The actual concrete facts before us show us, and anyone who wants to see, this important conclusion, that the Negro movement logically and historically and concretely is headed for the proletariat. That is the road it has always taken in the past, the road to the revolutionary forces. Today the proletariat is that force. And if these ideas that we have traced in American revolutionary crises have shown some power in the past, such is the state of the class struggle today, such the antagonisms between bourgeoisie and proletariat, such, too, the impetus of the Negro movement toward the revolutionary forces, which we have traced in the past, is stronger today than ever before. So that we can look upon this Negro movement not only for what it has been and what it has been able to do—we are able to know as Marxists by our own theory and our examination of American history that it is headed for the proletarian movement, that it must go there. There is nowhere else for it to go.
And further we can see that if it doesn’t go there, the difficulties that the Negroes have suffered in the past when they were deserted by the revolutionary forces, those will be ten, one hundred, ten thousand times as great as in the past. The independent Negro movement, which is boiling and moving, must find its way to the proletariat. If the proletariat is not able to support it, the repression of past times when the revolutionary forces failed the Negroes will be infinitely, repeat infinitely, more terrible today.
Therefore our consideration of the independent Negro movement does not lessen the significance of the proletarian—the essentially proletarian-leadership. Not at all. It includes it. We are able to see that the mere existence of the CIO, its mere existence, despite the fakery of the labour leadership on the Negro question, as on all other questions, is a protection and a stimulus to the Negroes.
We are able to see and I will show in a minute that the Negroes are able by their activity to draw the revolutionary elements and more powerful elements in the proletariat to their side. We are coming to that. But we have to draw and emphasise again and again this important conclusion. If—and we have to take these theoretical questions into consideration—if the proletariat is defeated, if the CIO is destroyed, then there will fall upon the Negro people in the US such a repression, such persecution, comparable to nothing that they have seen in the past. We have seen in Germany and elsewhere the barbarism that capitalism is capable of in its death agony. The Negro people in the US offer a similar opportunity to the American bourgeoisie. The American bourgeoisie have shown their understanding of the opportunity the Negro question gives them to disrupt and to attempt to corrupt and destroy the labour movement.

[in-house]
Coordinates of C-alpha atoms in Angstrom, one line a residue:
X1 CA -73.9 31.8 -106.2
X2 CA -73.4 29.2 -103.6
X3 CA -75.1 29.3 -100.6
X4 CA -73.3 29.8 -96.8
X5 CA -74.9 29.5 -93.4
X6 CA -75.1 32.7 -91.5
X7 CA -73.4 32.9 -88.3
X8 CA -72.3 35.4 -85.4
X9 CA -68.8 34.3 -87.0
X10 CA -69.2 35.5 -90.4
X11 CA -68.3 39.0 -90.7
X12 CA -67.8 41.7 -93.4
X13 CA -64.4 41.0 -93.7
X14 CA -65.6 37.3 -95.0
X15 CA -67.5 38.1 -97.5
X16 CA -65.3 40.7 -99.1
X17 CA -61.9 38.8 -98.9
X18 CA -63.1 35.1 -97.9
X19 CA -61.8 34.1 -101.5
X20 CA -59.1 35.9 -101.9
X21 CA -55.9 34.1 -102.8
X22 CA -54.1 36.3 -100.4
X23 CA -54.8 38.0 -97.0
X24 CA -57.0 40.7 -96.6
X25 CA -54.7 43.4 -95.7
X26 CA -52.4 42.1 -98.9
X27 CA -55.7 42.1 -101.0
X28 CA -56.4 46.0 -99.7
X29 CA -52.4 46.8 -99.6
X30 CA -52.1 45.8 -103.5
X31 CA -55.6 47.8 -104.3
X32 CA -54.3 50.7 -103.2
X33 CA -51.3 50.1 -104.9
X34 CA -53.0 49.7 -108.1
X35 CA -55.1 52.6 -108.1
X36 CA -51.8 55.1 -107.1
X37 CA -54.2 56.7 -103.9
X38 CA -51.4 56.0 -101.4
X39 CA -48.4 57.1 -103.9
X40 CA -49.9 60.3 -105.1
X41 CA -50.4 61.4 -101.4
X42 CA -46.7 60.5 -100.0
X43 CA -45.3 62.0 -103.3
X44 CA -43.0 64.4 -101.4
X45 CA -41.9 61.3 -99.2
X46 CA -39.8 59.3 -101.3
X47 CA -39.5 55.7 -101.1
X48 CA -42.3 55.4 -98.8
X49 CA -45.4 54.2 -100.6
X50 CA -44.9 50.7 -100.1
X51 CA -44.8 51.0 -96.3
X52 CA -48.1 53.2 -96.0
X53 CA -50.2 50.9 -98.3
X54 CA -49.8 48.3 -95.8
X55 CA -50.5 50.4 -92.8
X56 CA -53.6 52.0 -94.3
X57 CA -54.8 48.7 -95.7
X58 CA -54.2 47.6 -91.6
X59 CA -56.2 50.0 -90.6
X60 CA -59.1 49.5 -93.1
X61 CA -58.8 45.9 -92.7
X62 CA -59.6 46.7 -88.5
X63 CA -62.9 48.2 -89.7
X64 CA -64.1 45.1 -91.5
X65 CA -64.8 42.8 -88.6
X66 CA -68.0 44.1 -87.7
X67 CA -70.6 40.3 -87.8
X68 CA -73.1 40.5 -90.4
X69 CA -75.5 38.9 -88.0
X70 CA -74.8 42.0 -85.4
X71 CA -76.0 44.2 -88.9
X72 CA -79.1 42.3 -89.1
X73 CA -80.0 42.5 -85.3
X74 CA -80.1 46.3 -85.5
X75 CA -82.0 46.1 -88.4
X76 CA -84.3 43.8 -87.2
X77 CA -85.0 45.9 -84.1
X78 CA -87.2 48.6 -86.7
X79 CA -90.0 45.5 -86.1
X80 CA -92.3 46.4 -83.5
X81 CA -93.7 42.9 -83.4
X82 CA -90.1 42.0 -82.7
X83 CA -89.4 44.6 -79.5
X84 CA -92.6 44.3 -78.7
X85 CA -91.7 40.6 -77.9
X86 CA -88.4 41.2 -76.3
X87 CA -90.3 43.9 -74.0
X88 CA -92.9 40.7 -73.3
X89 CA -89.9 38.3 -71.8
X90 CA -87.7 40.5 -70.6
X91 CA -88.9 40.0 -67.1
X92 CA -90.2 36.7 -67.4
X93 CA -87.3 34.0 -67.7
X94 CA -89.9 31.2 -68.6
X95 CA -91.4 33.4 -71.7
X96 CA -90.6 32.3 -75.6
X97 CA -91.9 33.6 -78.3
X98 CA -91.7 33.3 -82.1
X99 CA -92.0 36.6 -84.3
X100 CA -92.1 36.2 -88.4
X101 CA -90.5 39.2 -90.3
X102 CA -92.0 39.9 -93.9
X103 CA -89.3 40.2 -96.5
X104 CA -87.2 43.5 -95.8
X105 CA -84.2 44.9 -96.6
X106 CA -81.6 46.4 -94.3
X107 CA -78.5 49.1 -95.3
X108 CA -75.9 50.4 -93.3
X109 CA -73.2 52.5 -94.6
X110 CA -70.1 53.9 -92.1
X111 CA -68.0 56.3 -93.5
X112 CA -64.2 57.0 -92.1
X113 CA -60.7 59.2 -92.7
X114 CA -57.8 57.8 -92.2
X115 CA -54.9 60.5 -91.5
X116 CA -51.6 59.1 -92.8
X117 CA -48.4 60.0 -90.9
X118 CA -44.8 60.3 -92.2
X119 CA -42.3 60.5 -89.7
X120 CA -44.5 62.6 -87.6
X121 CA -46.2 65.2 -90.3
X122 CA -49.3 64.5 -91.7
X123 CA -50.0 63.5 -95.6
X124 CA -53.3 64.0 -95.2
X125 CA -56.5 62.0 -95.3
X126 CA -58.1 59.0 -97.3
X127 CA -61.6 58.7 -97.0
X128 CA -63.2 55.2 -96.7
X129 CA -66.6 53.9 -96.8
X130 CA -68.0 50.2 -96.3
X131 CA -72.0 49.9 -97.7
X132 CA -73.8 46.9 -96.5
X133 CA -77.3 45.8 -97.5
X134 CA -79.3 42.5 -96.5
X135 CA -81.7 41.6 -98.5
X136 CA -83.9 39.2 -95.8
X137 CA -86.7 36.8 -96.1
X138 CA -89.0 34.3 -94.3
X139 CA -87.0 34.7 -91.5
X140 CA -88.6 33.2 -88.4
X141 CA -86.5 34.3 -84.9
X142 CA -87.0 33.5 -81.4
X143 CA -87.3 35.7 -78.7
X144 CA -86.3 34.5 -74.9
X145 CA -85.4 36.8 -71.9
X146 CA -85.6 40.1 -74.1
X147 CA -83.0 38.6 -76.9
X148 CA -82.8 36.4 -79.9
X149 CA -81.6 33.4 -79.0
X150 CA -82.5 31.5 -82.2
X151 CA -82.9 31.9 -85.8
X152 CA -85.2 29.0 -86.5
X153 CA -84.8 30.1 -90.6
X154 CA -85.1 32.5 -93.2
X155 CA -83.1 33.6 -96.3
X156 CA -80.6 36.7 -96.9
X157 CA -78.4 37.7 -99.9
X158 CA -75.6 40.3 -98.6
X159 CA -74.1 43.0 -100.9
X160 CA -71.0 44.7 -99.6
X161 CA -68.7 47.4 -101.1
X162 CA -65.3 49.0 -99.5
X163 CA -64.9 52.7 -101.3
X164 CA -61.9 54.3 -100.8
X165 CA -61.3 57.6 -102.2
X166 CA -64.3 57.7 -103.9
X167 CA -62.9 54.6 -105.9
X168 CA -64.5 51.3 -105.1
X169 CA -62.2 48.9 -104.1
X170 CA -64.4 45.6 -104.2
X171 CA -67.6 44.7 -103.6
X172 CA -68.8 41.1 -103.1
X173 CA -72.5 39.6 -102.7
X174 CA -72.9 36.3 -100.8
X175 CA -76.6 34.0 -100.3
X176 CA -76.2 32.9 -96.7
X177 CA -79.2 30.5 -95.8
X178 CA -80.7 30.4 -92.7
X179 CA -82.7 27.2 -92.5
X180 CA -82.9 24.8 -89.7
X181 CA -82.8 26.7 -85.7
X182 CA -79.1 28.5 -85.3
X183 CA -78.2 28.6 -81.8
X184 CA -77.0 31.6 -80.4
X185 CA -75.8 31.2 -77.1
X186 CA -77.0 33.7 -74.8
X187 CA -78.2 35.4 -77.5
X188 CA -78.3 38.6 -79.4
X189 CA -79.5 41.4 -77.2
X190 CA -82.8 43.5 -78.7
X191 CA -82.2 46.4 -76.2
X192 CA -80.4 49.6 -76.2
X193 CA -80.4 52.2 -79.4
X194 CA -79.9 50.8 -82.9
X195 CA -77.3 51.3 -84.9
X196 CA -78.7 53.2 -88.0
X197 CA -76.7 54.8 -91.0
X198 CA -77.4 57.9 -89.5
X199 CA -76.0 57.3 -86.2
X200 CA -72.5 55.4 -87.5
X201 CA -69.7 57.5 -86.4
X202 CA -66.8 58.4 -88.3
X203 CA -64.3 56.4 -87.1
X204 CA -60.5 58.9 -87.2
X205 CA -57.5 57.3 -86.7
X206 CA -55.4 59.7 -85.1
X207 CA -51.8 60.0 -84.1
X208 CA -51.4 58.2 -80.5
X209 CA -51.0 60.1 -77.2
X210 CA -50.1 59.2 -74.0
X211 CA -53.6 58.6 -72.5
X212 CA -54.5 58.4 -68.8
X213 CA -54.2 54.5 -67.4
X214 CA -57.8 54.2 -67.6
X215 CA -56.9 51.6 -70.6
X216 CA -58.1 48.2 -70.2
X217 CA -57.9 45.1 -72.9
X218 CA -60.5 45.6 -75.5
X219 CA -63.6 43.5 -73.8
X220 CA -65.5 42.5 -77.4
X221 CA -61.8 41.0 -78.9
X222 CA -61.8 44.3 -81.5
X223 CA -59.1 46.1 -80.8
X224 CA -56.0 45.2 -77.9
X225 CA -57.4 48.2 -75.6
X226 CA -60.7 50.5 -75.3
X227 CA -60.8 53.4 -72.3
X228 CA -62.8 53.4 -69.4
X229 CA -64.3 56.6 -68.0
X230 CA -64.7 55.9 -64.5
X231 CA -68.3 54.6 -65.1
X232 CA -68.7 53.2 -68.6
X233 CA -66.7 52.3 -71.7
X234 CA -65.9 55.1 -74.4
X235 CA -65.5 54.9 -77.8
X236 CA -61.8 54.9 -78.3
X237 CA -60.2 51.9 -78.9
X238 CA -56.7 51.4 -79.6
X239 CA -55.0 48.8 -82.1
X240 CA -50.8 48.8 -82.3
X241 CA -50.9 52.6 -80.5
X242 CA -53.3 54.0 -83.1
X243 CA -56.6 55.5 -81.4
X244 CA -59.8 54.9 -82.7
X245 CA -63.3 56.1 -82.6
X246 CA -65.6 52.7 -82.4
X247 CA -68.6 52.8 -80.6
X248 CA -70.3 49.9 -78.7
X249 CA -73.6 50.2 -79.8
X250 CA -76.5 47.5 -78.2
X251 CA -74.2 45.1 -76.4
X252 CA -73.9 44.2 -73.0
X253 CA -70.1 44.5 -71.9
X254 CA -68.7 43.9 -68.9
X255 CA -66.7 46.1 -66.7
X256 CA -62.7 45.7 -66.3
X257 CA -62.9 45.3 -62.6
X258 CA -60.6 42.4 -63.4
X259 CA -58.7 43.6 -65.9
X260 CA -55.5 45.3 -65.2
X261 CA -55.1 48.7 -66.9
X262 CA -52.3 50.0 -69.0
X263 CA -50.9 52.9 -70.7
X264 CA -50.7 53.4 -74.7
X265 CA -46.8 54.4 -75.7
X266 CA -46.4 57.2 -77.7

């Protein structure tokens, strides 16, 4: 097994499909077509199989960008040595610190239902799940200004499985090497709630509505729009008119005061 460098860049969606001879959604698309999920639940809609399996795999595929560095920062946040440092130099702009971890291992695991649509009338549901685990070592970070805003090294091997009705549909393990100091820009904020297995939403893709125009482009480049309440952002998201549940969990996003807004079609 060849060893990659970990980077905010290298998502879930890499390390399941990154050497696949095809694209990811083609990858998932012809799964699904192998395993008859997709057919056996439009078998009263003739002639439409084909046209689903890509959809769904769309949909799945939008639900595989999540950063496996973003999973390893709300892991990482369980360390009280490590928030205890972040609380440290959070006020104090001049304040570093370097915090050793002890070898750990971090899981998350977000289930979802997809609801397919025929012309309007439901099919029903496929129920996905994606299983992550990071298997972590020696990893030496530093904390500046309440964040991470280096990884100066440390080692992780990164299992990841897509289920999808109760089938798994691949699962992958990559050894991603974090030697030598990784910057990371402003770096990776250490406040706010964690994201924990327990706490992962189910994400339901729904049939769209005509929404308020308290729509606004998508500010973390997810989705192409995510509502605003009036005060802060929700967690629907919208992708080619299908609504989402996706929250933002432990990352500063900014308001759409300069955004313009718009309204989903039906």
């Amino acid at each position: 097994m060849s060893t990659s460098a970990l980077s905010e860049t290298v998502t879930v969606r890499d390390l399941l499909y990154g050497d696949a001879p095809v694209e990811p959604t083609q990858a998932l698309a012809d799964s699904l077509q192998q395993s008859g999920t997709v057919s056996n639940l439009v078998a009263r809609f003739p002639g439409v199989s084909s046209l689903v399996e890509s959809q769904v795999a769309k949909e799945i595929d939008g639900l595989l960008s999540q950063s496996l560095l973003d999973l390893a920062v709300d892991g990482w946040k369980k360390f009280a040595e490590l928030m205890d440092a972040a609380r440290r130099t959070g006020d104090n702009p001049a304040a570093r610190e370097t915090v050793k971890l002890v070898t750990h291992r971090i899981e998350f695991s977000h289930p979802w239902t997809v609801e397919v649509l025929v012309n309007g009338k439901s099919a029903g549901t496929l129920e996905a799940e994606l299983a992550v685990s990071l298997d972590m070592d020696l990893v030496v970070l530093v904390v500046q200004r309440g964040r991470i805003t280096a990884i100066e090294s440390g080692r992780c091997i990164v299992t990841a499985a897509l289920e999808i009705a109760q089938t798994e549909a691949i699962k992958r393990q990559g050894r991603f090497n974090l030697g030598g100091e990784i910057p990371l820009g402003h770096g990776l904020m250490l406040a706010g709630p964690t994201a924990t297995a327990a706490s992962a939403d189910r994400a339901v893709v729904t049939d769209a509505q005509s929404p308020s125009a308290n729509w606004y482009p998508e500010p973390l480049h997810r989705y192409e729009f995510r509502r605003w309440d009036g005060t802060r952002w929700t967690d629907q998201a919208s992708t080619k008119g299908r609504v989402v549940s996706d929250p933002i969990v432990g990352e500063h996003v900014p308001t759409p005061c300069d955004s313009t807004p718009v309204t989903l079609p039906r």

But the development of capitalism itself has not only given the independent Negro movement this fundamental and sharp relation with the proletariat. It has created Negro proletarians and placed them as proletarians in what were once the most oppressed and exploited masses. But in auto, steel, and coal, for example, these proletarians have now become the vanguard of the workers’ struggle and have brought a substantial number of Negroes to a position of primacy in the struggle against capitalism. The backwardness and humiliation of the Negroes that shoved them into these industries is the very thing which today is bringing them forward, and they are in the very vanguard of the proletarian movement from the very nature of the proletarian struggle itself. Now, how does this complicated interrelationship, the Leninist interrelationship express itself? Henry Ford could write a very good thesis on that if he were so inclined.
The Negroes in the Ford plant were incorporated by Ford: first of all he wanted them for the hard, rough work. I am also informed by the comrades from Detroit he was very anxious to play a paternalistic role with the Negro petty bourgeoisie. He wanted to show them that he was not the person that these people said he was—look! he was giving Negroes opportunities in his plant.
Number three, he was able thus to create divisions between whites and Negroes that allowed him to pursue his anti-union, reactionary way.
What has happened within the last few years that has changed? The mass of the Negroes in the River Rouge plant, I am told, are one of the most powerful sections of the Detroit proletariat. They are leaders in the proletarian struggle, not the stooges Ford intended them to be.
Not only that, they act as leaders not only in the labour movement as a whole but in the Negro community. It is what they say that is decisive there. Which is very sad for Henry. And the Negro petty bourgeois have followed the proletariat. They are now going along with the labour movement: they have left Ford too. It is said that he has recognised it at last and that he is not going to employ any more Negroes. He thinks he will do better with women. But they will disappoint him too …
Let us not forget that in the Negro people, there sleep and are now awakening passions of a violence exceeding, perhaps, as far as these things can be compared, anything among the tremendous forces that capitalism has created. Anyone who knows them, who knows their history, is able to talk to them intimately, watches them at their own theatres, watches them at their dances, watches them in their churches, reads their press with a discerning eye, must recognise that although their social force may not be able to compare with the social force of a corresponding number of organised workers, the hatred of bourgeois society and the readiness to destroy it when the opportunity should present itself, rests among them to a degree greater than in any other section of the population in the United States.